METRO is currently seeking some public input on replacing the Reliant Park light-rail stop’s outdated moniker. The agency’s preface to the poll notes that the naming rights to the station itself were never a part of Reliant’s $300-million park-branding deal back in 2002, and says any new name “needs to be reflective of the area, but should not include any reference to a corporate entity which might require another change in years to come.”
Setting aside any potential consideration of that plan from a reader to go ahead and get nearly 30 potential future name changes over with at once, the nominated names currently in the running are (drumroll):
In response to word from the Chronicle‘s Dug Begley this week that the Red Line’s Reliant Park light-rail stop might get its station name updated to an even older name, a Swamplot reader jumps on the case with a system-wide list of potential station name changes that might remain unaffected by the sale, rebranding, or demise of any nearby venues or landmarks. Begley notes it could cost Metro around $486,000 to change the Reliant Park stop’s signage. The agency says it would prefer to make the switch at the same time as 2 other station name changes currently under consideration (if they’re approved) — but not until after the Super Bowl, for which a set of cheaper temporary stickers will be deployed to help visitors find NRG Stadium.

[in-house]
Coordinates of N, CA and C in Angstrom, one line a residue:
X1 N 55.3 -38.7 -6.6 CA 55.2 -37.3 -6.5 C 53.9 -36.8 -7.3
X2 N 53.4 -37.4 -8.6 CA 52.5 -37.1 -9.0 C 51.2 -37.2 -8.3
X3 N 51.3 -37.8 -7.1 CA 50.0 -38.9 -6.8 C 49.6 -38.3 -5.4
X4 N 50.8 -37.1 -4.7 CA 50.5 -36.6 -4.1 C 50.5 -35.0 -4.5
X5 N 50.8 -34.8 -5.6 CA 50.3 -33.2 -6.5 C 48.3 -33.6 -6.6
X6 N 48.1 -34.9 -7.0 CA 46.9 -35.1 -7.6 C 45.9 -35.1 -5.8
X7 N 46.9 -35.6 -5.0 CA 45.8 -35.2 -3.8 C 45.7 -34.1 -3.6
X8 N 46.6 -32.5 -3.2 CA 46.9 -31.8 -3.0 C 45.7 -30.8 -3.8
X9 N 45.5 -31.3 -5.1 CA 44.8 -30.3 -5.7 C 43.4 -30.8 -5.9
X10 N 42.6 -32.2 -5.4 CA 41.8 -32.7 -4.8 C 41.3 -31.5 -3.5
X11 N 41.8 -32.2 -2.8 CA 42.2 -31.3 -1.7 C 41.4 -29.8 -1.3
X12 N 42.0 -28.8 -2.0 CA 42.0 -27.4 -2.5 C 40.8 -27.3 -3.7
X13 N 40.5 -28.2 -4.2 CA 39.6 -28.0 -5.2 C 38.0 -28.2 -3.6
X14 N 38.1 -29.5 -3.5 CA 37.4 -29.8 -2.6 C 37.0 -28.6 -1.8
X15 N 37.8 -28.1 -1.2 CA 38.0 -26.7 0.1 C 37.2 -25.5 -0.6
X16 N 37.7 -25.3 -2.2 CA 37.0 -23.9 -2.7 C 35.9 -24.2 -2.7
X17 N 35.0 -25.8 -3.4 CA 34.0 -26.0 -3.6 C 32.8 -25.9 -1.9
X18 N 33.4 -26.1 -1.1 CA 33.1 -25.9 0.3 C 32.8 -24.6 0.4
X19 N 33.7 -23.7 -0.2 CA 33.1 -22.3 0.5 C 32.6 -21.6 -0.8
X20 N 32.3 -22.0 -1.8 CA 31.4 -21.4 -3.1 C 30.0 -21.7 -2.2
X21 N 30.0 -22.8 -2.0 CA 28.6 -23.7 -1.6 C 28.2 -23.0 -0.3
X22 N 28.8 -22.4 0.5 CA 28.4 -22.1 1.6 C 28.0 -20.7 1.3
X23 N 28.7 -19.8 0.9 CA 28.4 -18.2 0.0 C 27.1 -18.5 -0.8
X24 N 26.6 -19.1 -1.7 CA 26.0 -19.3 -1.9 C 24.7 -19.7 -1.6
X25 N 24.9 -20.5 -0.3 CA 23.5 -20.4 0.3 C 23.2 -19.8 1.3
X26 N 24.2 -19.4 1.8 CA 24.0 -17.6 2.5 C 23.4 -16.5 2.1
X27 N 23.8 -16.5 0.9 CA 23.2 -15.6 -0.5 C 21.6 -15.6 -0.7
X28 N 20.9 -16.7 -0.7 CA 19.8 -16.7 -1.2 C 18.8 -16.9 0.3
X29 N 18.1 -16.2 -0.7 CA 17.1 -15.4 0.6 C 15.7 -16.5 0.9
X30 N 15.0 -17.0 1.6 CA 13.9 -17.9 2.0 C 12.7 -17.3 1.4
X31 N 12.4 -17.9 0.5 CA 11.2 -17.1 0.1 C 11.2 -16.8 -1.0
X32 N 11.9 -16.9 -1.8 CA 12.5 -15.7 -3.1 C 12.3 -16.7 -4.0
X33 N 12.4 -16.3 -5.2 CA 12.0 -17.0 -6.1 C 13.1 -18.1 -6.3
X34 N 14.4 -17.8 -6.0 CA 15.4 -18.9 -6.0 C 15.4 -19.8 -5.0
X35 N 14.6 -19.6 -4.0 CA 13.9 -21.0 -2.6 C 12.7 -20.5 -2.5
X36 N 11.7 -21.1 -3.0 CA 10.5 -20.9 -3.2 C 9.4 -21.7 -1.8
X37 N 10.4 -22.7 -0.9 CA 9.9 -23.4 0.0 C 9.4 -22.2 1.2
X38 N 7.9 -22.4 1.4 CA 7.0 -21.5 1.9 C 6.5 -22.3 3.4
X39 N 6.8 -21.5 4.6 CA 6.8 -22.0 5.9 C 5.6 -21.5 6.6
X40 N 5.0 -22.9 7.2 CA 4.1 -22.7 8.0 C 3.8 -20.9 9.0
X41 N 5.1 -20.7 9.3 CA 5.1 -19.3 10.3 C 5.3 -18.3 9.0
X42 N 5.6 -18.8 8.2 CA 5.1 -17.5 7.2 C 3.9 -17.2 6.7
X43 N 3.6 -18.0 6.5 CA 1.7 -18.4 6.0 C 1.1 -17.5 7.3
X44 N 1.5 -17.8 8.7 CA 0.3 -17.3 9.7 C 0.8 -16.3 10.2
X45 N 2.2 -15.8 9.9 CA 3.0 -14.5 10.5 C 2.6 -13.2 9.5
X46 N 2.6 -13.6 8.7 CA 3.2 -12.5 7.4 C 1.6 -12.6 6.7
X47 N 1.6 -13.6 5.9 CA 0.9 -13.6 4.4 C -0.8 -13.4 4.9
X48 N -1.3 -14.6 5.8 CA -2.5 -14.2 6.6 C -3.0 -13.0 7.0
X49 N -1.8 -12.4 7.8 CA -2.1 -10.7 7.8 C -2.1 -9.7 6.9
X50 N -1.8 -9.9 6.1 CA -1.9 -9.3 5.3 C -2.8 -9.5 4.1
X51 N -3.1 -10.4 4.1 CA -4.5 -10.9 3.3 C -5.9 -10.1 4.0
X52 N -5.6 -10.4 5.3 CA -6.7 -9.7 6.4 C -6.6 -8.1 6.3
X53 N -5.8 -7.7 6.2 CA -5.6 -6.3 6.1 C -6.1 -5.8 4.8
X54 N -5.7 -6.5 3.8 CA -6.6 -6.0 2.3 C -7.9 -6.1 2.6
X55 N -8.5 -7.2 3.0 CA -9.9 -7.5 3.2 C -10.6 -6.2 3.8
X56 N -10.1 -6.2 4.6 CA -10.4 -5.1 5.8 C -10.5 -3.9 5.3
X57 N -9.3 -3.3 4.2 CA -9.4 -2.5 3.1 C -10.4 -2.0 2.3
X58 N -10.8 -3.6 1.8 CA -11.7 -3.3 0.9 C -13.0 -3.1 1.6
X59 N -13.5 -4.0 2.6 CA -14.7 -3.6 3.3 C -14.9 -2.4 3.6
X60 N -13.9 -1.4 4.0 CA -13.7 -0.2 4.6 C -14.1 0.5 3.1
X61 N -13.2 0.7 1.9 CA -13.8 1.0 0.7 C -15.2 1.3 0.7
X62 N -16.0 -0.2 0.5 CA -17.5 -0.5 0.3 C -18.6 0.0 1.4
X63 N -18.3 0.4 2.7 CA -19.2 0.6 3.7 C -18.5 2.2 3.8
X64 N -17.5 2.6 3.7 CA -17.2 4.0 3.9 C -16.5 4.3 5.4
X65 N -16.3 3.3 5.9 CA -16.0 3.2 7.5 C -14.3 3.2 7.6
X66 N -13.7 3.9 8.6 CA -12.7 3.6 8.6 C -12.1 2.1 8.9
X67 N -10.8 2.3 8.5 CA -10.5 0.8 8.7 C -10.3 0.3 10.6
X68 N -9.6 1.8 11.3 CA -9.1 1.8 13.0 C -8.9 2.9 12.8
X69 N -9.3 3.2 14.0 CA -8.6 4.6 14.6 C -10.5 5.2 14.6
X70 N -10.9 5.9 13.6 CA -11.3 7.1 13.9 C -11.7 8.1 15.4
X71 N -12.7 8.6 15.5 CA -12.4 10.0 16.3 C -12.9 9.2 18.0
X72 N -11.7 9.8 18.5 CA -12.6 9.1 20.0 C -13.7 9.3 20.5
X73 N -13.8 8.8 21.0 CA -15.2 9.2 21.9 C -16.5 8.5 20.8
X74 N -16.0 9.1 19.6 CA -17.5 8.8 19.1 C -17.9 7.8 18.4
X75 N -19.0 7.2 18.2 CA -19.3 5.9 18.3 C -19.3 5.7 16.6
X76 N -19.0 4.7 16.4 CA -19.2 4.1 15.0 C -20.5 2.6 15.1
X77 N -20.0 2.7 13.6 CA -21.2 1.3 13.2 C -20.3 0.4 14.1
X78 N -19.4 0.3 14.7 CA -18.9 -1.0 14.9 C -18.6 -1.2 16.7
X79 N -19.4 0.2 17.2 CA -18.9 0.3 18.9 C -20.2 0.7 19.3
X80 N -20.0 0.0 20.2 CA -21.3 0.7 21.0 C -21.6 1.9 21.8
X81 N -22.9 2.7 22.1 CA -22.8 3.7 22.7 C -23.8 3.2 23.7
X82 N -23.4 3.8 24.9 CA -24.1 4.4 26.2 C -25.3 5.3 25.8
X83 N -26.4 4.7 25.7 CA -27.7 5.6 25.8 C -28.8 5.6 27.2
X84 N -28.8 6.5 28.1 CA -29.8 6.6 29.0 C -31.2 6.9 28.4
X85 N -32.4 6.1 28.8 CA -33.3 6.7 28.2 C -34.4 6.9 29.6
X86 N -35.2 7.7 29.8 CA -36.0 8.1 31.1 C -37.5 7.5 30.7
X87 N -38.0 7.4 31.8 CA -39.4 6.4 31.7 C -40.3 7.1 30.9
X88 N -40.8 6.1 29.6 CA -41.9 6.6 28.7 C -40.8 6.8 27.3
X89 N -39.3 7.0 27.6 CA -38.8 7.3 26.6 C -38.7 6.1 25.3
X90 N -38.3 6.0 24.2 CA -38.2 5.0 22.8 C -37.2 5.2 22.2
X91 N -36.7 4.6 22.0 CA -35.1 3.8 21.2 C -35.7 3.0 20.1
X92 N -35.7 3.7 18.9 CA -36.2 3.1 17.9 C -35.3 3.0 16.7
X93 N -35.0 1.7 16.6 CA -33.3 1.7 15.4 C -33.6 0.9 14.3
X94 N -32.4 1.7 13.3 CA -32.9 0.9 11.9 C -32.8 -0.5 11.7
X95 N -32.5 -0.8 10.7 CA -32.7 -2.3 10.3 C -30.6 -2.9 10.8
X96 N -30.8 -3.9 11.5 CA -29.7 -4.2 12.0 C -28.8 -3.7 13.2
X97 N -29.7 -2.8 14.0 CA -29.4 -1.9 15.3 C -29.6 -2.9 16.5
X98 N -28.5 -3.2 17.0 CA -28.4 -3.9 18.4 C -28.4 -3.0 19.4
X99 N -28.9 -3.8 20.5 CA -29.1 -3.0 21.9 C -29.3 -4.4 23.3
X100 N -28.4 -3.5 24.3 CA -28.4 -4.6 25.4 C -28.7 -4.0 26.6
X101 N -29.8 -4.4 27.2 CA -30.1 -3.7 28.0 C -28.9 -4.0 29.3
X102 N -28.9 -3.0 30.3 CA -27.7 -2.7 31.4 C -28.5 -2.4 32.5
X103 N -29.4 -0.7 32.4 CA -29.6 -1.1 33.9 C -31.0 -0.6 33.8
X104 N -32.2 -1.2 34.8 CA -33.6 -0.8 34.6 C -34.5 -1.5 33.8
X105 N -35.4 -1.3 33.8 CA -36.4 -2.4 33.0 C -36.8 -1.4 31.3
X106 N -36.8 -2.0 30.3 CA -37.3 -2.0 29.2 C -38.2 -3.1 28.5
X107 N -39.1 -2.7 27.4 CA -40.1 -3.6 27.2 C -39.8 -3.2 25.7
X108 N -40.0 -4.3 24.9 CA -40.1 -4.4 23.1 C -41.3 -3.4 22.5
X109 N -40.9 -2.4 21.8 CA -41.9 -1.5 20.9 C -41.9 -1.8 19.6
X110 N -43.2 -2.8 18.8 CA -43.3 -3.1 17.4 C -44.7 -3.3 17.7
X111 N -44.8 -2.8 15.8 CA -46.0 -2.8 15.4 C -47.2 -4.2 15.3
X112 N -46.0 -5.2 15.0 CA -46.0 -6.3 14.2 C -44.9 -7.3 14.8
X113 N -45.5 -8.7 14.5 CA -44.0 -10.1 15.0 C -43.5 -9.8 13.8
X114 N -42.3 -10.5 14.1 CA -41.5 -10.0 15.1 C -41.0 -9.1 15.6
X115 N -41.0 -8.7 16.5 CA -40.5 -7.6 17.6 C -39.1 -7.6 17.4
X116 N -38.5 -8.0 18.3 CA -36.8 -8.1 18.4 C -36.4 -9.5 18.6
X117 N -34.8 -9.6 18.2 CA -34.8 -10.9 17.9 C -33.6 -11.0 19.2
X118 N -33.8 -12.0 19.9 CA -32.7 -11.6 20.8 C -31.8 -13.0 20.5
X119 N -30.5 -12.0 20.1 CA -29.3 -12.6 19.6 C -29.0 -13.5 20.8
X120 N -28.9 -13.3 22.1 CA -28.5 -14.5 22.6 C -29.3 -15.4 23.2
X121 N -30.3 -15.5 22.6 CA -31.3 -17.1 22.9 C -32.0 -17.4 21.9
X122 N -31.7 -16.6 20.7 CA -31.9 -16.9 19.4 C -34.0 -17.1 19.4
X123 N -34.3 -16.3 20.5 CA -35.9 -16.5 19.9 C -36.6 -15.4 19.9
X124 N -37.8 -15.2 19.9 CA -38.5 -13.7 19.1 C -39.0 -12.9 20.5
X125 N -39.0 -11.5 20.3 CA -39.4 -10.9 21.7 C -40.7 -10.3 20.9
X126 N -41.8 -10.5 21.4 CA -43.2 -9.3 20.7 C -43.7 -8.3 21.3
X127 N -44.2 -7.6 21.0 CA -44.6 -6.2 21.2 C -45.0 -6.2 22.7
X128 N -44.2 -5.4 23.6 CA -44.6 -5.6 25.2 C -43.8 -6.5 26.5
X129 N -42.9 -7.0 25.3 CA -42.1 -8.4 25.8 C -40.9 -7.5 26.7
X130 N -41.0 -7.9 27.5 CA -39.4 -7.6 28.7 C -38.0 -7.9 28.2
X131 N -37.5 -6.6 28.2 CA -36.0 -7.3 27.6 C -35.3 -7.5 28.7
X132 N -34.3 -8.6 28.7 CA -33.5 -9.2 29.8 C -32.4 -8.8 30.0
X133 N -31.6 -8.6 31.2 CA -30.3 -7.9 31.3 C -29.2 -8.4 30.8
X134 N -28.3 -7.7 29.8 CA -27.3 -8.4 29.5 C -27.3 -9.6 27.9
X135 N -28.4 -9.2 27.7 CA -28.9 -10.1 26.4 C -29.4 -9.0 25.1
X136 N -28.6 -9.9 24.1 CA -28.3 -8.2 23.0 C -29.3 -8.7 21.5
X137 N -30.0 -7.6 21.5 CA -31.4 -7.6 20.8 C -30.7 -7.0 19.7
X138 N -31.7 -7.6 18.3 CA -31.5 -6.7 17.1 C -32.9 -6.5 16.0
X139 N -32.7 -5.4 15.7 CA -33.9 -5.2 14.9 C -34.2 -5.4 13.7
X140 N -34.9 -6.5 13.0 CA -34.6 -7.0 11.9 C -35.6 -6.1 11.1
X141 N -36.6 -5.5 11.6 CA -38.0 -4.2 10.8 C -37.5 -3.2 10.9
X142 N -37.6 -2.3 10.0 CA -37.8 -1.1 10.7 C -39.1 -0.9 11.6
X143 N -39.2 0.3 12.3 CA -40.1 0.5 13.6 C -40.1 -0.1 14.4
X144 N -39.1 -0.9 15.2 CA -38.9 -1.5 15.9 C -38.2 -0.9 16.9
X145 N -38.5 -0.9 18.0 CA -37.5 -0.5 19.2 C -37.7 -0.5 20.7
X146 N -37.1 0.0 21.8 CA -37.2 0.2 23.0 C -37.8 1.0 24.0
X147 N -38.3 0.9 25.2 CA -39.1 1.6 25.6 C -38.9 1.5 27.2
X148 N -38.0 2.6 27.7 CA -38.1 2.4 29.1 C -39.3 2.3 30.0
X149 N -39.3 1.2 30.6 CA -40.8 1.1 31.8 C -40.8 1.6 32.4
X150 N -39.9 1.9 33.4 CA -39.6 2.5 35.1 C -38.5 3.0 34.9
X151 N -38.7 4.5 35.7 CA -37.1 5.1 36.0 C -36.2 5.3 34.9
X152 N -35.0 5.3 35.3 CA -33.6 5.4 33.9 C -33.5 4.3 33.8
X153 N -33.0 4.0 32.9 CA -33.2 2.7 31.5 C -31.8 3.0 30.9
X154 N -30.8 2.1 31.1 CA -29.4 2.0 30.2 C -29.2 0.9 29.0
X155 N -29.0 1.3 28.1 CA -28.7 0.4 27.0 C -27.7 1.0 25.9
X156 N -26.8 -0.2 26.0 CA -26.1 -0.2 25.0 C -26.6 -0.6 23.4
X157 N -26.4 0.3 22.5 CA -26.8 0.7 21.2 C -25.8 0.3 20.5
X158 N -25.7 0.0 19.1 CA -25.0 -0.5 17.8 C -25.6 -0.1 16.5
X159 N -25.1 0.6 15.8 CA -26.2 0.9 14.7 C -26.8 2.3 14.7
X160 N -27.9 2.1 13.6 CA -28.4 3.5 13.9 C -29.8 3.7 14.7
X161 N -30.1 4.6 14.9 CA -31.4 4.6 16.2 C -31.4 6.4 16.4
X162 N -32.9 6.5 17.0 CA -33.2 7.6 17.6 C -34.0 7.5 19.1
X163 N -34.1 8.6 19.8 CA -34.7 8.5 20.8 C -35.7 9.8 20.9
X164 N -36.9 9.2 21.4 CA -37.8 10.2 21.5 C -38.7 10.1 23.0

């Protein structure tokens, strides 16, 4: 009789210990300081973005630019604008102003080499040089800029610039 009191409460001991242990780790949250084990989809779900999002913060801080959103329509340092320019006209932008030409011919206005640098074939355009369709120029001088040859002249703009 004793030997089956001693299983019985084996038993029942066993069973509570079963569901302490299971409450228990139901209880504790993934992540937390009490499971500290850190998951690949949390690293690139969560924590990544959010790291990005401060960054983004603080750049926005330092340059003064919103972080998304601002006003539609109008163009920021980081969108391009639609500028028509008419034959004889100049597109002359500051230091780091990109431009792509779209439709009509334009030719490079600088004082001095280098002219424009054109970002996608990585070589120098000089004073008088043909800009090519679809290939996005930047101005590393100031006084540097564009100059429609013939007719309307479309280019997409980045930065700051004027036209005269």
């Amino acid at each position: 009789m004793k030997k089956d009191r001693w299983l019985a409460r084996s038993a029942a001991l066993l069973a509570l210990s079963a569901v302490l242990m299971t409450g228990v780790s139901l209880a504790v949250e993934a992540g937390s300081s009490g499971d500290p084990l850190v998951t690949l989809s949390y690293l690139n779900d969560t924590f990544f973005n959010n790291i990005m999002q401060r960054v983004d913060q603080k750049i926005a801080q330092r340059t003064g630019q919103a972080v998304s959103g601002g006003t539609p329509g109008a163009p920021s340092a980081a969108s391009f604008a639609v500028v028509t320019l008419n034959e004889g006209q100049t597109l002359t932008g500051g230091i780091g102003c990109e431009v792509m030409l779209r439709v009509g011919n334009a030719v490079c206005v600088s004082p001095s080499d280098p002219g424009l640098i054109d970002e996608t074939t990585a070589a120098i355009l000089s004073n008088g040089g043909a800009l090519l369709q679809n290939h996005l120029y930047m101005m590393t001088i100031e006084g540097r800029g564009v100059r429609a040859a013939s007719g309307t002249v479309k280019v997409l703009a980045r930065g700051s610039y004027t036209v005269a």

The reader, in the spirit of Houston’s budding redesign-it-yourself urban planning scene, suggests that paying up now to swap out all the names that might become a problem later might actually be a long-term cost-saver. The proposed scheme makes sure every station name mentions a cross-street (or maybe a bayou), and keeps some references to existing transit centers,parks, or neighborhoods.
Here’s the full list of suggested switch-outs, separated by rail line, with the current names on the left:
While all bus and rail service is currently on hold due to widespread flooding, the route 66 bus stop sign on White Oak Dr. is still bravely performing its signaling duties (lower left above) as water from White Oak Bayou rushes past. A reader sends several studies of the area around Stude Park at the Taylor St. bridge at the southern edge of the Woodland Heights area; here’s a few more shots of the White Oak Bayou greenways gone brown this morning, with I-10 in the background to the south:
THE MCCONAUGHEY IS STRONG IN THIS ONE A mere 6 months after Jim Carrey, Metro is out with its own riff on last year’s series of commercials for the Lincoln MKCemceed by a dusk-cruising Matthew McConaughey. But there’s no Texas Longhorn blocking the road for Metro’s version (above), meant to uh . . . re-introduce the transit agency’s newly reimagined bus service, scheduled to kick off in 4 months. Mixed into the atmospherics is a bus driver’s subtle diss of folks’ reliance on some of the old, less popular routes axed in the bus-map redo: “Where’re you really going on the road less traveled? Probably nowhere really great.” [Metro] Video: Metro